An area that Stahr should have developed much further were Stanton’s views on race and abolitionism.  The author seems to skirt these issues and based on his later beliefs an earlier intellectual roadmap for Stanton’s thinking is warranted.  In Stahr’s defense,  he does give the appropriate amount of attention to Stanton’s views and handling of the use of blacks as soldiers in the union army and what prerequisites it demanded and how it would be implemented, especially the Freedman’s Bureau.  Further, the care and treatment of former slaves is examined and the reader gains a more complete picture of where Stanton stood on these issues especially constitutional amendments.   Stahr does spend an inordinate amount of time detailing Stanton’s legal career, seemingly case by case ranging from the Pennsylvania v. Wheeling and Belmont Bridge case arguing that the bridge blocked commerce on the Ohio River designated for Pittsburgh, to land cases in California, patent claims, labor riots, medical body-snatching, death from duels, and electoral chicanery.  Stanton would argue many cases before the Supreme Court, and many thought he was the leading lawyer of the period.

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(Lincoln’s signing of the Emancipation Proclamation, January, 1863)

One of the strengths of Stahr’s effort are his descriptions of American society, culture, and geography in areas in which Stanton lived and influenced.  Stahr provides numerous insights particularly concerning California in the 1850s where he argued numerous land claims, and Washington DC before, during, and after the Civil War.

Stahr stresses how Stanton seems to always claim the moral higher ground no matter the situation.  It is difficult to sustain that approach by supporting the weak President Buchanan and the corruption that surrounded him.  Stanton became a member of the Buchanan administration because of his legal work and with a few months remaining in office Buchannan appointed Stanton Attorney-General.  The most important issue that was at hand was whether to supply Fort Sumter after South Carolina seceded.  Buchanan’s cabinet was split by secessionists and those loyal to the union, and Stanton did his best to stiffen Buchanan’s back and get him to support resupply.  Once out of office Stanton’s view of cabinet meetings stressed positions that Republicans would support as a means of strengthening his position with Lincoln.  Stahr is on firm ground as he argues that Stanton’s view of Lincoln at this time was not much better than Buchanan.  Stahr quotes Stanton’s letter to Buchanan after Lincoln assumes office, “the imbecility of this administration.… [is]…. a national disgrace never to be forgotten….as the result of Lincoln’s ‘running the machine’ for five months.”  Stanton’s bonifides are also to be questioned as he was close with General George McClellan and seemed to share the same views.  It appeared too many inside and outside the press that they were “confidential friends.”  Simon Cameron as Secretary of War advocated arming slaves which McClellan abhorred.  With Congress upset over the course of the war by January, 1862 it should not have come as a surprise that Cameron would be fired.  What was surprising is that Lincoln chose Stanton as his replacement.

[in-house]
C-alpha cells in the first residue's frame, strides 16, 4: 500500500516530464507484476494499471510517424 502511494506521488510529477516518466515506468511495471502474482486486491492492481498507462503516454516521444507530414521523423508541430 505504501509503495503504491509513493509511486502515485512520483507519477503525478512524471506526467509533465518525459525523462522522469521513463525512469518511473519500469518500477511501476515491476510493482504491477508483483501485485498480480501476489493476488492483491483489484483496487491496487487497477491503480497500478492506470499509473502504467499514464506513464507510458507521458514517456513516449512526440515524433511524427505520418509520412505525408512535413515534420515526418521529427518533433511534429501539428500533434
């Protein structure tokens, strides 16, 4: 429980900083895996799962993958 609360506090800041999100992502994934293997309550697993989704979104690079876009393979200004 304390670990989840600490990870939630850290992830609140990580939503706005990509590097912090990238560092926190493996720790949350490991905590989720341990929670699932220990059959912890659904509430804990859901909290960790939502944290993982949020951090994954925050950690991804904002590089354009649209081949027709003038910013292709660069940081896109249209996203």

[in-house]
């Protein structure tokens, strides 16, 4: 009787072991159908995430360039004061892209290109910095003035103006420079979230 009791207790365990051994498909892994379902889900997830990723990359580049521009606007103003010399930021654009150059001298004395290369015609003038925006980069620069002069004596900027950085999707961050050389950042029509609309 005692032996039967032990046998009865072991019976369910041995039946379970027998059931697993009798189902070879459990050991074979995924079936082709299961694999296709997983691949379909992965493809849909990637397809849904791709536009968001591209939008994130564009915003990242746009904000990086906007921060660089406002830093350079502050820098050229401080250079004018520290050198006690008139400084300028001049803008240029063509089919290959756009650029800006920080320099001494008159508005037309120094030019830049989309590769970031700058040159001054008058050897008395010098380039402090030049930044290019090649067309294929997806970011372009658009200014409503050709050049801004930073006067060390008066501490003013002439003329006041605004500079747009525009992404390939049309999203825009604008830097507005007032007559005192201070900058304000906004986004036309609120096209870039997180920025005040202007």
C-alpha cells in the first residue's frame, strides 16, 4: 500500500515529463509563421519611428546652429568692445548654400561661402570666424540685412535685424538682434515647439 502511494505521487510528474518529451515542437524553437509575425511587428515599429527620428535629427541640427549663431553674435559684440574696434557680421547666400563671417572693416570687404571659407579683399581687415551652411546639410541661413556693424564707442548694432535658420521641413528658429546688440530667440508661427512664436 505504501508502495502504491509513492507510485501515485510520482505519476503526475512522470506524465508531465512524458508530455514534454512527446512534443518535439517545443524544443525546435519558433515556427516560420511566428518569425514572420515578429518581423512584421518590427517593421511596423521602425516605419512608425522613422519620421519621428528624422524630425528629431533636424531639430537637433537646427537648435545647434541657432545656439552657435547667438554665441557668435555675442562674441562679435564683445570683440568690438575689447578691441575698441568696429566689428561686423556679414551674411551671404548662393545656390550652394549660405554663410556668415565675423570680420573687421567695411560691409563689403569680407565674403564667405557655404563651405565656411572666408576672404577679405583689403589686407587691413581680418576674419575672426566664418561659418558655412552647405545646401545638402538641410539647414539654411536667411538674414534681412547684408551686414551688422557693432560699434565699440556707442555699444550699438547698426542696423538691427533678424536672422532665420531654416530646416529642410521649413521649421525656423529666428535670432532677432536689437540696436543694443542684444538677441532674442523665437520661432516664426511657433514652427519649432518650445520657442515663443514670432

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Stahr is accurate in his assessment that Lincoln chose Stanton because of his organizational ability, his workaholic approach, and his ability to get things done.  Critics, particularly the northern democratic press pointed to Stanton’s extensive use of military commissions that tried civilians for military offenses, suspension of habeas corpus, and cutting telegraph privileges to opposing newspapers.  These criticisms of Stanton must be weighed against the crucible of war since the Militia and Conscription Acts did deprive numerous individuals’ due process and civil rights.  But one caveat to Stanton’s record on civil rights were the virulent attacks on the Secretary of War which a good part of the time were unmerciful.

Stahr does a workmanlike job reporting on the McClellan-Lincoln/Stanton imbroglio.  McClellan’s ego is explored in detail and the author makes excellent use of the available correspondence.  Stahr performs equally as well in detailing Stanton’s relationship with other generals including; Grant, Sherman, Hooker, Halleck, Meade, and Burnside.  The Stanton-Lincoln relationship is analyzed and the author like many historians before him concludes that personalities and demeanors may have been opposite in many cases, but as A.E. Johnson, Stanton’s private secretary wrote “they supplemented each other’s nature, and they fully recognized the fact that they were necessary to each other.”